How to make sense of a watershed moment in media.
If you liked your old skimpy health plan, you may not be able to keep it. But now you can get a new, somewhat skimpy health plan instead, at least for a little while.
Republicans and their supporters continue to fuss about the limited physician choice and relatively high deductibles that shoppers on the new Obamacare marketplaces are finding. Those of us who follow health policy continue to be amazed and exasperated at this spectacle, because Republicans have spent years arguing that this is what health insurance should look like.
The agreement announced Tuesday, however modest, is a step in the right direction.
Examples of Obamacare plan cancellations and premium increases are getting tons of media coverage, though you rarely hear the whole story. Some people losing their plans have insurance with huge gaps, the kind that leave you exposed to financial ruin when you get sick.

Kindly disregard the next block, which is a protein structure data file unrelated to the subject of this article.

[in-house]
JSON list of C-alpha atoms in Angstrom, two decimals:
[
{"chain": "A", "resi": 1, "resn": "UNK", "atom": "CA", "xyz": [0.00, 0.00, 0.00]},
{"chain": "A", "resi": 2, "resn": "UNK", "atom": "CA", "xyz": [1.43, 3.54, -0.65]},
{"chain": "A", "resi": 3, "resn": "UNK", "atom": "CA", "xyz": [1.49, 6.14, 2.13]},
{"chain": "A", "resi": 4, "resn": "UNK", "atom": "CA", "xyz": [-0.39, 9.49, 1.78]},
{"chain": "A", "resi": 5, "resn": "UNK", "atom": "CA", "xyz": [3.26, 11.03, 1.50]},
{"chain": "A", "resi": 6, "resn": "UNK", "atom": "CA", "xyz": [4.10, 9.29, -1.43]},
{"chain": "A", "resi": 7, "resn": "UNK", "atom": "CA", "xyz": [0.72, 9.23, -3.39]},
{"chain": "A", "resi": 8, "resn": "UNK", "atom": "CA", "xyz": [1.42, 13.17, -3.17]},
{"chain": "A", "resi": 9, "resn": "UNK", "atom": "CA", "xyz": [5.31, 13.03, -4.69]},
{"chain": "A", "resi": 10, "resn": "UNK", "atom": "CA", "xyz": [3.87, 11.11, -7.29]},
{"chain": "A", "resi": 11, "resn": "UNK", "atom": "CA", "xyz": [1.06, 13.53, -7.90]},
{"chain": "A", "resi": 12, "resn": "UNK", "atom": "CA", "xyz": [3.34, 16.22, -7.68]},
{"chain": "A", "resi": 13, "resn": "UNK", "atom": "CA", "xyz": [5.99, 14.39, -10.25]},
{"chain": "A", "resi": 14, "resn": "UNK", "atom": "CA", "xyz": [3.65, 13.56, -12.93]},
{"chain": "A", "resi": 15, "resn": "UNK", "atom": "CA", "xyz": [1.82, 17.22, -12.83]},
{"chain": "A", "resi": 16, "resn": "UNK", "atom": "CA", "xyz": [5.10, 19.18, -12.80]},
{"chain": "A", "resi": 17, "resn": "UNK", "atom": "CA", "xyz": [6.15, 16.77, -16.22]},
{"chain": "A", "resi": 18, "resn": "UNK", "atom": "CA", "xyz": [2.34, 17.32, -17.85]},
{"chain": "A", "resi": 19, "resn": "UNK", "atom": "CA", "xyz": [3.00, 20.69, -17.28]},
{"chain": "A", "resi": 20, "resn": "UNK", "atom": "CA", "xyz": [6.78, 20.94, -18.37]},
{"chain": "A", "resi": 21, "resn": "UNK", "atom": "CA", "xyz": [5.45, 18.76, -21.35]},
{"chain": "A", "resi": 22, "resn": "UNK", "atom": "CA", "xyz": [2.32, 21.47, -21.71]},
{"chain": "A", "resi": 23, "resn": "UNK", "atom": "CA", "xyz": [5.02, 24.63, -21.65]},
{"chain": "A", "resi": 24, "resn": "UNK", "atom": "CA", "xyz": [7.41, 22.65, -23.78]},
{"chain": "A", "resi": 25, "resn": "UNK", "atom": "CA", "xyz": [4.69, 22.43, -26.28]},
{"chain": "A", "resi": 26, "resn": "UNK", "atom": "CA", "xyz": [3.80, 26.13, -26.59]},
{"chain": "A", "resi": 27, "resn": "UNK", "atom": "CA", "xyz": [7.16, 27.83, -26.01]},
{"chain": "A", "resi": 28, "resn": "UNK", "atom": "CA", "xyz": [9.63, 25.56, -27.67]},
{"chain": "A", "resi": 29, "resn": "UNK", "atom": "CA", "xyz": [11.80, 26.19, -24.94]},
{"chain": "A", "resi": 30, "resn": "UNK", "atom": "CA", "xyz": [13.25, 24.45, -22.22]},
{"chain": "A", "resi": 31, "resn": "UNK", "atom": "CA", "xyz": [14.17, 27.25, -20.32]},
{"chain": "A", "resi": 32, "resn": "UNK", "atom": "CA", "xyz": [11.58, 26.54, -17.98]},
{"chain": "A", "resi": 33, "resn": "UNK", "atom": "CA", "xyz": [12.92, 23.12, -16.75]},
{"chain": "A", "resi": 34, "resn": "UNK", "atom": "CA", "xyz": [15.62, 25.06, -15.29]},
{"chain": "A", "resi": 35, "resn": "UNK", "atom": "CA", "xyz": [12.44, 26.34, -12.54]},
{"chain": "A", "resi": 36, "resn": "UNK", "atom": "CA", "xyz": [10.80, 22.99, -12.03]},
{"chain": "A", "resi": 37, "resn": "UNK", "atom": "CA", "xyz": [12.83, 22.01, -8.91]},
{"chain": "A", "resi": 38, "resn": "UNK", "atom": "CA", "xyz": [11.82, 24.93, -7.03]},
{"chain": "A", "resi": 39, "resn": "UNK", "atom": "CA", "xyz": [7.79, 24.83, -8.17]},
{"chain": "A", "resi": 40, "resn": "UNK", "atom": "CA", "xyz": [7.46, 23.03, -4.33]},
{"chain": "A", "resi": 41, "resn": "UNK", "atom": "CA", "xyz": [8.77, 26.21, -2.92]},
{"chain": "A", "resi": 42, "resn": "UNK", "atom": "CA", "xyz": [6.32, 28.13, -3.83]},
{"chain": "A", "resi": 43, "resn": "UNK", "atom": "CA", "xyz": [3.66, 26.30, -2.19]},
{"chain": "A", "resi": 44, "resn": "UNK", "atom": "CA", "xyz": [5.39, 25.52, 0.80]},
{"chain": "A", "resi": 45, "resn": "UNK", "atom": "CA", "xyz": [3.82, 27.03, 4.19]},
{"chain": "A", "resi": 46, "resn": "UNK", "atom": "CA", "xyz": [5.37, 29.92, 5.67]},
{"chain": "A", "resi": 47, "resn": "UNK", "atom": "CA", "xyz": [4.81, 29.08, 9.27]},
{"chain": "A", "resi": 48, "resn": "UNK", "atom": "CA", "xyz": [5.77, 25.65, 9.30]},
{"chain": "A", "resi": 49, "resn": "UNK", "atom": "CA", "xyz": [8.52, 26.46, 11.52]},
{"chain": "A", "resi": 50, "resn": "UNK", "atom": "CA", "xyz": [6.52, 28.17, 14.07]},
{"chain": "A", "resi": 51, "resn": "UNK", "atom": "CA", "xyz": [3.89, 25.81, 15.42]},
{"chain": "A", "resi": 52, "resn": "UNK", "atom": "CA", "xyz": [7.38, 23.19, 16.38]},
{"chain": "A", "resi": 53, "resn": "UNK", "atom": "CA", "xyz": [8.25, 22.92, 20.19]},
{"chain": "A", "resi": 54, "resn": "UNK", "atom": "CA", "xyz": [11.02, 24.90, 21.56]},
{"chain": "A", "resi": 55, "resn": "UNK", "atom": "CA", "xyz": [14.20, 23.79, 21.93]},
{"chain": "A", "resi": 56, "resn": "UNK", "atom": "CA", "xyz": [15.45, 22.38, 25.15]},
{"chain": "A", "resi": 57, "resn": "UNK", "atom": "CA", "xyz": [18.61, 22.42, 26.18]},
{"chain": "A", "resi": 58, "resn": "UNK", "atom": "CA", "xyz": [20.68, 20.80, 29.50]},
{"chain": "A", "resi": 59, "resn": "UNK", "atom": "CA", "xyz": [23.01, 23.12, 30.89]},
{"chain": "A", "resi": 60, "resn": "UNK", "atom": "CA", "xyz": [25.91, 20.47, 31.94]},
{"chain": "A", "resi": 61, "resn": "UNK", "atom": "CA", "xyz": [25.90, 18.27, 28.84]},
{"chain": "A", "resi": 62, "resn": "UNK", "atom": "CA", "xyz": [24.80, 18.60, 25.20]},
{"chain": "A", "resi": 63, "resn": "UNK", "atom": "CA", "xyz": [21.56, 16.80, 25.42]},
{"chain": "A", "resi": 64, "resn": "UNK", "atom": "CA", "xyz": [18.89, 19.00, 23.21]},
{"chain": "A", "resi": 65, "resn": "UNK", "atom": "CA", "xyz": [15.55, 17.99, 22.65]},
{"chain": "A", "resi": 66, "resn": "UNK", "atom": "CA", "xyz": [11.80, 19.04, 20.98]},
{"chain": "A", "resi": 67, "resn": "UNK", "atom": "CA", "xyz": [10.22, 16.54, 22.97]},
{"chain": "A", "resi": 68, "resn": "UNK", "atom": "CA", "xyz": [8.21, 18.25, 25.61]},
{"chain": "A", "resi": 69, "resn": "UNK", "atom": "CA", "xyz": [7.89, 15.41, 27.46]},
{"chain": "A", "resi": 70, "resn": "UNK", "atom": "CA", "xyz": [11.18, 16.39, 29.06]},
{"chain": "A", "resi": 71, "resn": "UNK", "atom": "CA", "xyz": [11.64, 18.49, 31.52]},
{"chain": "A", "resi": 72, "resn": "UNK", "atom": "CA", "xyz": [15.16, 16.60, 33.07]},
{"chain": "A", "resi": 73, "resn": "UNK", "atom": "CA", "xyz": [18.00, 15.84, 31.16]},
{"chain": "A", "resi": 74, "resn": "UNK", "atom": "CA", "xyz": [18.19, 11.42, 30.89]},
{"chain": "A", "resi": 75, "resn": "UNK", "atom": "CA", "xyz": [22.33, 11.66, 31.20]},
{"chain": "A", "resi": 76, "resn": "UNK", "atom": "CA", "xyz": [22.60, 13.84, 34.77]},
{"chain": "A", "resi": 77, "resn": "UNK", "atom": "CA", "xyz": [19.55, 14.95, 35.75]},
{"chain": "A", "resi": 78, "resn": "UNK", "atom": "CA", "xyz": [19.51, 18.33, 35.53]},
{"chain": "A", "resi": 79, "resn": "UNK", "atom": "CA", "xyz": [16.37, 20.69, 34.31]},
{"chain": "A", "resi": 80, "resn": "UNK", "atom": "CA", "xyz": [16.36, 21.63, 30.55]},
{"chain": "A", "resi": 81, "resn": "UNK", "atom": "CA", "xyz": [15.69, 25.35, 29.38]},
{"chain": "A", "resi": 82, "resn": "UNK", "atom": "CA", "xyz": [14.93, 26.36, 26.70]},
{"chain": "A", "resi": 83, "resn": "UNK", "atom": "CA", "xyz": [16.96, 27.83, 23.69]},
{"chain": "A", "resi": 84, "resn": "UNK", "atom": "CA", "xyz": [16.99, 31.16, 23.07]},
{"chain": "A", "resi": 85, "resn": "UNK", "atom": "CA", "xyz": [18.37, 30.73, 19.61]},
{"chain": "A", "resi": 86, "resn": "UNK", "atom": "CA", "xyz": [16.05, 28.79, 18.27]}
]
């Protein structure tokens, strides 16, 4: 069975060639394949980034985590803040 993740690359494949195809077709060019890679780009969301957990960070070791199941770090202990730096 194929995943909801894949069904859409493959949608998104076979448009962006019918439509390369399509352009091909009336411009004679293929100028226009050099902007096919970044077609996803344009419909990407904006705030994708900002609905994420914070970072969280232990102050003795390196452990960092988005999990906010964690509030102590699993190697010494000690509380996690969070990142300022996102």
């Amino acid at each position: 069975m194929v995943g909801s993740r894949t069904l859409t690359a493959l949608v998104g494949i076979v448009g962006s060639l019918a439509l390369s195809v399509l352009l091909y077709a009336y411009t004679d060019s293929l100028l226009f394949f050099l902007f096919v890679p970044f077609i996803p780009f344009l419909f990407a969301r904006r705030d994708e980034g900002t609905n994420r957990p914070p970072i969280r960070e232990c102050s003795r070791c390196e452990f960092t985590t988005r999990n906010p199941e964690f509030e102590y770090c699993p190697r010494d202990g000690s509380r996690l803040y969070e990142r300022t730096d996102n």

Sorting out the commentary on Obamacare is a lot less important than sorting out Obamacare. But an interesting and potentially important debate has started in the last few days—one that gets at why the failures (so far) are so depressing and how (hopefully) the administration can fix them.
First they said Obamacare would create death panels. Then they said the law would cover undocumented immigrants. Now they’re saying President Barack Obama gave Congress a special exemption, so that lawmakers and their staff members aren’t subject to the law.
The implementation of Obamacare is an awfully difficult subject to cover. It requires following developments in Washington and in the 50 states, each with its own unique challenges and politics. It requires speaking with people in government and business, with insurers and employers and advocates, with the people who provide health care and, of course, with the people who use it. It’s a sufficiently difficult task that few writers have even tried to summarize it all in one place.
As the 'Times' moves to eliminate theirs, we should remember its golden age
As the 'Times' moves to eliminate theirs, we should remember their golden age.
A tale of striving and success in modern-day Washington
A tale of striving and success in modern-day Washington.